Gordon Brown (Kirkcaldy and Cowdenbeath, Labour): Fifty-one years ago, directly across from this House in Parliament Square, standing in front of the statues of Gladstone, Disraeli, Peel, Palmerston, Lincoln and General Smuts, and with his friend Oliver Tambo, Nelson Mandela asked the question when, if ever, a black man would be represented there. That day in June 1962 was an important one – his first visit to London, and possibly his last. He was on the edge of being arrested, imprisoned, put on trial twice – once for his life – and then spending 27 years incarcerated.

It was, therefore, a great privilege, on behalf of the people of Britain, to unveil in 2007 a statue of the first black man to be represented on that square—Nelson Mandela himself, in the presence of Nelson Mandela and his wife. That statue of Nelson Mandela stands there now and forever. Yes, his hands are outstretched, as the Prime Minister said, but his finger points upwards—as it always did—to the heights. He was the man most responsible for the destruction of what people thought was indestructible—the apartheid system—and the man who taught us that no injustice can last forever. Nelson Mandela was the greatest man of his generation, yes, but across the generations he was one of the most courageous people you could ever hope to meet. Winston Churchill said that courage was the greatest human virtue of all, because everything else depended on it. Nelson Mandela had eloquence, determination, commitment, passion, wit and charm, but it was his courage that brought all those things to life. We sometimes think of courage as daring, bravado, risk-taking and recklessness, and Nelson Mandela had all those in admirable quantities, but he was the first to say that true courage depends not just on strength of willpower, but on strength of belief. What drove Mandela forward, and what made him the great architect of a free South Africa—the first great achievement of Nelson Mandela—was the burning belief that everyone, every man and woman, was equal: everyone born to be free, everyone created not with a destiny to be in poverty, but created to have dignity in life.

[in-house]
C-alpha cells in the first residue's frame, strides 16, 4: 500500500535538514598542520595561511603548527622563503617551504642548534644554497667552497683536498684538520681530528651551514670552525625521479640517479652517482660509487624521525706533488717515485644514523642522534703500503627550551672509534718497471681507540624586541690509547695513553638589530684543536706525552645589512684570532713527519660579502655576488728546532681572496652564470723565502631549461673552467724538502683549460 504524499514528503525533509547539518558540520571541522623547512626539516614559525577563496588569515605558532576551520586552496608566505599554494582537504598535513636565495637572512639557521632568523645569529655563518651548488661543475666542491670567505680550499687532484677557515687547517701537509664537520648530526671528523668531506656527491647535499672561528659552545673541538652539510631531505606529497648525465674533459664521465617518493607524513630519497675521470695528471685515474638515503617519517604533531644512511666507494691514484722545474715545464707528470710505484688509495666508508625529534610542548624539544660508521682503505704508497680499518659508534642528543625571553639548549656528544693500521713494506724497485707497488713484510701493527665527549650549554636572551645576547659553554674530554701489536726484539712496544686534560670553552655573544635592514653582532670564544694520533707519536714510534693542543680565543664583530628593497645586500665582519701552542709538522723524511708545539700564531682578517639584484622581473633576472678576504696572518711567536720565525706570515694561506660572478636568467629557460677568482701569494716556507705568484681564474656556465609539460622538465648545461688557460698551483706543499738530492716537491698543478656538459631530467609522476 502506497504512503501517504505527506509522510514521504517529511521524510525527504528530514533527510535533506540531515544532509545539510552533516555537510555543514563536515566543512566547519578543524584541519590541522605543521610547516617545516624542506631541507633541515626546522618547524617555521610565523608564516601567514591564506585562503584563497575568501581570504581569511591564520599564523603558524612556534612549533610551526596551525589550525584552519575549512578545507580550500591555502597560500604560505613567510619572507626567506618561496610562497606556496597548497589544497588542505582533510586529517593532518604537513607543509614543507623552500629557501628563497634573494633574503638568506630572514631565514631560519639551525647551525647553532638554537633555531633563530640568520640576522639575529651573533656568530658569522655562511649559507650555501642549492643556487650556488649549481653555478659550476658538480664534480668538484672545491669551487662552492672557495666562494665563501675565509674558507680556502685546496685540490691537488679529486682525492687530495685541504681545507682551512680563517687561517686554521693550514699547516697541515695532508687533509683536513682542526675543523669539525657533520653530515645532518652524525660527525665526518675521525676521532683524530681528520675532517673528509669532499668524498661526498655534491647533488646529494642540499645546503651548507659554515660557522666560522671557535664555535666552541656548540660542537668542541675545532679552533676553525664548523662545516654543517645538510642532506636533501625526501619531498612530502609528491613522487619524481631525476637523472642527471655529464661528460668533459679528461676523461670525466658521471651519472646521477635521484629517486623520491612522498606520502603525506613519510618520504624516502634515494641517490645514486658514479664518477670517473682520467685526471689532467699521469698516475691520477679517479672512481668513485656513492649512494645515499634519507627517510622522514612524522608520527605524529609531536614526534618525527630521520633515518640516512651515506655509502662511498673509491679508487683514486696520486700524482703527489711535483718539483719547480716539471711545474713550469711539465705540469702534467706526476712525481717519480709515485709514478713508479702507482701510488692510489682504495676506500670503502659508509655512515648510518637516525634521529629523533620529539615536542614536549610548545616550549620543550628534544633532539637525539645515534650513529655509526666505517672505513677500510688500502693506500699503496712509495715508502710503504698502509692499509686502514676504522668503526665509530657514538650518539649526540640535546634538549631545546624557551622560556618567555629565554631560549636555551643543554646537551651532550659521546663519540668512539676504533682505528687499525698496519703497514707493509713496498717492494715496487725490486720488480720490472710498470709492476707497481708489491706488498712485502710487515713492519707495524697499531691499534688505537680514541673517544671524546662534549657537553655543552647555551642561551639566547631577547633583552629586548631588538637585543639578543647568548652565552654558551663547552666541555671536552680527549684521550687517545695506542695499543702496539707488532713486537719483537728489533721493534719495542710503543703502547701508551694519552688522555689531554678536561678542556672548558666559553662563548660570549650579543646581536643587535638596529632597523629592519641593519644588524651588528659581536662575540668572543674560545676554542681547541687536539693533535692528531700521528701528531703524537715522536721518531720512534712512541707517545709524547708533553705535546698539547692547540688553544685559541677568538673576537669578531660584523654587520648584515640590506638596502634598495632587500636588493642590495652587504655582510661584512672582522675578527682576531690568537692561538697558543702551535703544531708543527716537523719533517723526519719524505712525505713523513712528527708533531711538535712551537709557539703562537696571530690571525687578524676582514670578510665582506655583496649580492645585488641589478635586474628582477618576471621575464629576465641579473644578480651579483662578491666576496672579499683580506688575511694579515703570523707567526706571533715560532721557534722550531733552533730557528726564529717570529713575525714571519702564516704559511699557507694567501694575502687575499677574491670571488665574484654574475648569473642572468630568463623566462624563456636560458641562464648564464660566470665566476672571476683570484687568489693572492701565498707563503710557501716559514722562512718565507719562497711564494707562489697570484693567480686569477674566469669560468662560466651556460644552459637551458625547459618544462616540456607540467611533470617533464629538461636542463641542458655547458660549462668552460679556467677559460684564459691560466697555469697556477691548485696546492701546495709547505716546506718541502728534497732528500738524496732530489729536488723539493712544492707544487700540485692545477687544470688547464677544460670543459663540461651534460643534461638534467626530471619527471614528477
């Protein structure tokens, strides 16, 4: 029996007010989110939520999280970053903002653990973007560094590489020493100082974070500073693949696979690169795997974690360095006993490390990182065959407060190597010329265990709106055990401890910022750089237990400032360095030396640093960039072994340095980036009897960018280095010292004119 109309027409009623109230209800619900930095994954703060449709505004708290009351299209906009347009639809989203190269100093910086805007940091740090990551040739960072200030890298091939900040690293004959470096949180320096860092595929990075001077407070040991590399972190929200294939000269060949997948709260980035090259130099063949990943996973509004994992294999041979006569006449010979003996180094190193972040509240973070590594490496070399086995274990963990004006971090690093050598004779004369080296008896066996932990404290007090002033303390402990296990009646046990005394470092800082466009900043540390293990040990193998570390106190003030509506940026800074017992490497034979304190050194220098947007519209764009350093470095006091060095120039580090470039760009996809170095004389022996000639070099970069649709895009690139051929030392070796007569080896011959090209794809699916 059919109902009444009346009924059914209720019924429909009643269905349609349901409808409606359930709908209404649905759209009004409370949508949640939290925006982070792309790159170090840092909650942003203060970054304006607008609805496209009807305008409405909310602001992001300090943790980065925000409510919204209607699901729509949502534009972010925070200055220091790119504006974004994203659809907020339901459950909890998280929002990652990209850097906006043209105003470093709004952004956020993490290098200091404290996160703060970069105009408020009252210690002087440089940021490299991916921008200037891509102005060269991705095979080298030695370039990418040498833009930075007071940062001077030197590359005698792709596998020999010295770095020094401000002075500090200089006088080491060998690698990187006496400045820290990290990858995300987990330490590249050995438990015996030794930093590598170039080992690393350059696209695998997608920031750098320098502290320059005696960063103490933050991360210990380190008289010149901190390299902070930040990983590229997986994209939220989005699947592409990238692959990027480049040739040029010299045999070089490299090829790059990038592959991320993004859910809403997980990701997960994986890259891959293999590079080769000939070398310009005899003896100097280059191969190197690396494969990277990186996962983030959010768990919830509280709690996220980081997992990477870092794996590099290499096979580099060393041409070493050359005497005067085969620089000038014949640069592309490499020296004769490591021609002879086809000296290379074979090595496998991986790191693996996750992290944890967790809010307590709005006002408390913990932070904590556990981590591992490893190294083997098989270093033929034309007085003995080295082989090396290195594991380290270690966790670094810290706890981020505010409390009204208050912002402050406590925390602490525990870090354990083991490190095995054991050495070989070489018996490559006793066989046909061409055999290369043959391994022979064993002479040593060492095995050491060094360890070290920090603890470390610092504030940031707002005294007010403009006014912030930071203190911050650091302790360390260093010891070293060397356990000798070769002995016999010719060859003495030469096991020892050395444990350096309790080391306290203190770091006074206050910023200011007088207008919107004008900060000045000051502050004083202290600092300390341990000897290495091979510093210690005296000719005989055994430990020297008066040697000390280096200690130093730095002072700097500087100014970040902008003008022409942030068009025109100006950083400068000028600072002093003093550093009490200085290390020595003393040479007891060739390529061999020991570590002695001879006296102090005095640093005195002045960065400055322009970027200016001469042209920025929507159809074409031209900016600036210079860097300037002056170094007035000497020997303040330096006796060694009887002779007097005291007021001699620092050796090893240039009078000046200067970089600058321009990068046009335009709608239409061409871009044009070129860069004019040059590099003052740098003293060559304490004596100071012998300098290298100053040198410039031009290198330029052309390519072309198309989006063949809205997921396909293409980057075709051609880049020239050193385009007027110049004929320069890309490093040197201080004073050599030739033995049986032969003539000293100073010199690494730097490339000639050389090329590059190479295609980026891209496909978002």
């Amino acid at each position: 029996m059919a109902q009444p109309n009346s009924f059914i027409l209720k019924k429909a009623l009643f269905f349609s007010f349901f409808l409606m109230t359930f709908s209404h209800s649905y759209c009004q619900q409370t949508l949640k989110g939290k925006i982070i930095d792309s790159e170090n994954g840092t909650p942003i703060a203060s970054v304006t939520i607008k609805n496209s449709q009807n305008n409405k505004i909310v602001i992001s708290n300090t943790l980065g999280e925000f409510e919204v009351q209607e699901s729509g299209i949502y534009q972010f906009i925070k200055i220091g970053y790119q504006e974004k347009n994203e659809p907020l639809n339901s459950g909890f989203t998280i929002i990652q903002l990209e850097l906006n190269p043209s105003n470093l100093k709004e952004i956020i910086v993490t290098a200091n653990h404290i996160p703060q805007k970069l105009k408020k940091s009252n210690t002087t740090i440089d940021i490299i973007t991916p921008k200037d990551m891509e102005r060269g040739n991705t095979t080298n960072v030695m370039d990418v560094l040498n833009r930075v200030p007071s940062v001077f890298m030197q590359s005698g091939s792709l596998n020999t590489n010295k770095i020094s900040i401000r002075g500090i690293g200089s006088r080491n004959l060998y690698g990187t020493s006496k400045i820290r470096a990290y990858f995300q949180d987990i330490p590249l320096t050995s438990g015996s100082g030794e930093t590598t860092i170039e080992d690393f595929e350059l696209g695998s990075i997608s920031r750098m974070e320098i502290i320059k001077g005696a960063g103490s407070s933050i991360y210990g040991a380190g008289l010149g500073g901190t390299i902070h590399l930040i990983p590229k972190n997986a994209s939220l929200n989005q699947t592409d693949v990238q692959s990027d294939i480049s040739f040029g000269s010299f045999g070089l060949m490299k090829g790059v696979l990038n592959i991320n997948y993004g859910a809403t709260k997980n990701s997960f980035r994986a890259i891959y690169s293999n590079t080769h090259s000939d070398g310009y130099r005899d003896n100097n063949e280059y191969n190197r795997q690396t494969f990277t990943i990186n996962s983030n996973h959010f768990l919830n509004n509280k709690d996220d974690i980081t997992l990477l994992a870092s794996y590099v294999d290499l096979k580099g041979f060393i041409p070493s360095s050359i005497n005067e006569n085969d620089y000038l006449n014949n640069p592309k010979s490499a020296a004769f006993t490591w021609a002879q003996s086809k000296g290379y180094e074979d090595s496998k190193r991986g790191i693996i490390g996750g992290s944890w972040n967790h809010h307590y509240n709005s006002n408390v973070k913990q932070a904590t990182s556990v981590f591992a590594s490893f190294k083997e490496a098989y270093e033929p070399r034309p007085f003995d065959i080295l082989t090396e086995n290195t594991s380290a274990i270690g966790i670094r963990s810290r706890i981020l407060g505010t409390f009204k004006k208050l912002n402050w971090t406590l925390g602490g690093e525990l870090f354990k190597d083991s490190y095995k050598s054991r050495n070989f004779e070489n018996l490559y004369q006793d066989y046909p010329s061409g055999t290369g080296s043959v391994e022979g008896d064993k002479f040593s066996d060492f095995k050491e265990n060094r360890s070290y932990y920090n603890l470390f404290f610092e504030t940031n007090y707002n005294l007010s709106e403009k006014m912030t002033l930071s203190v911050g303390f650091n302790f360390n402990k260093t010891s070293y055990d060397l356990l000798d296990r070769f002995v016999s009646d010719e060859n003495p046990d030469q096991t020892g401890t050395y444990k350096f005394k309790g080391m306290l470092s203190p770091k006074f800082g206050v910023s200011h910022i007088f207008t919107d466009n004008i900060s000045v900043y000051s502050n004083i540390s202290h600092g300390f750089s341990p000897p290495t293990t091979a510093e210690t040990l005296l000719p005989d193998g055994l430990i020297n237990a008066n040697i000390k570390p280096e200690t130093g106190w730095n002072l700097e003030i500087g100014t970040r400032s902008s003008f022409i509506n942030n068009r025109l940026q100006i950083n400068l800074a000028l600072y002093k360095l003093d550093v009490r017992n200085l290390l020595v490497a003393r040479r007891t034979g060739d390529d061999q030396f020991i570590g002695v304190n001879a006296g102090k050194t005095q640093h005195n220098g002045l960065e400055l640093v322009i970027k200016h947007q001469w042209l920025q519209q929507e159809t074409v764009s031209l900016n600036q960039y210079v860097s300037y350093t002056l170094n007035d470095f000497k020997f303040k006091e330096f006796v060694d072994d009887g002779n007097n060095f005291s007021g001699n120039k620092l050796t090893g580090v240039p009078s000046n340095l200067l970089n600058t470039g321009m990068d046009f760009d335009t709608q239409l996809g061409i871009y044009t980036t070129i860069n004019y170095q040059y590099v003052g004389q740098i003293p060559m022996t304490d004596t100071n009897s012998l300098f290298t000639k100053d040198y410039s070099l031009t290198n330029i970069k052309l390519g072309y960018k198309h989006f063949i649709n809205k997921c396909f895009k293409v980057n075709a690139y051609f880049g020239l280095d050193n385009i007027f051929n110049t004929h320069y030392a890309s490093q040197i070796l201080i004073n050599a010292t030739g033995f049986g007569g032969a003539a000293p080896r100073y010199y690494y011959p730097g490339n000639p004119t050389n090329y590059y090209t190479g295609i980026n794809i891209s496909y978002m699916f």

Very few people know that Nelson Mandela loved not only to tell stories, but to gossip, about everybody, from the Spice Girls and celebrities in sport to political leaders—I will refrain from mentioning what he said about them, at least today. But he admired and respected Her Majesty the Queen, and he told me that he wanted the Queen to invite an African rain princess from his tribe to a reception at Buckingham palace. He had got nowhere with the diplomatic channels, so he decided to telephone her personally. The story goes of the conversation, in words that only Mandela could use—“Hello Elizabeth, how’s the Duke?” Although the official minute says that the Queen was non-committal, Mandela got his way.

Who else could unite the whole world of sport unanimously, in every continent of the world, with applause? We are mourning because as long as Mandela was alive we knew that even in the worst of disasters, amidst the most terrible of tragedies and conflict, amidst the evil that existed in the world, there was someone there, standing between us and the elements, who represented goodness and nobility. And we are celebrating today because the lessons that we have learned from him will live on. He teaches us that indeed no injustice can last forever. He teaches us that whenever good people of courage come together, there is infinite hope.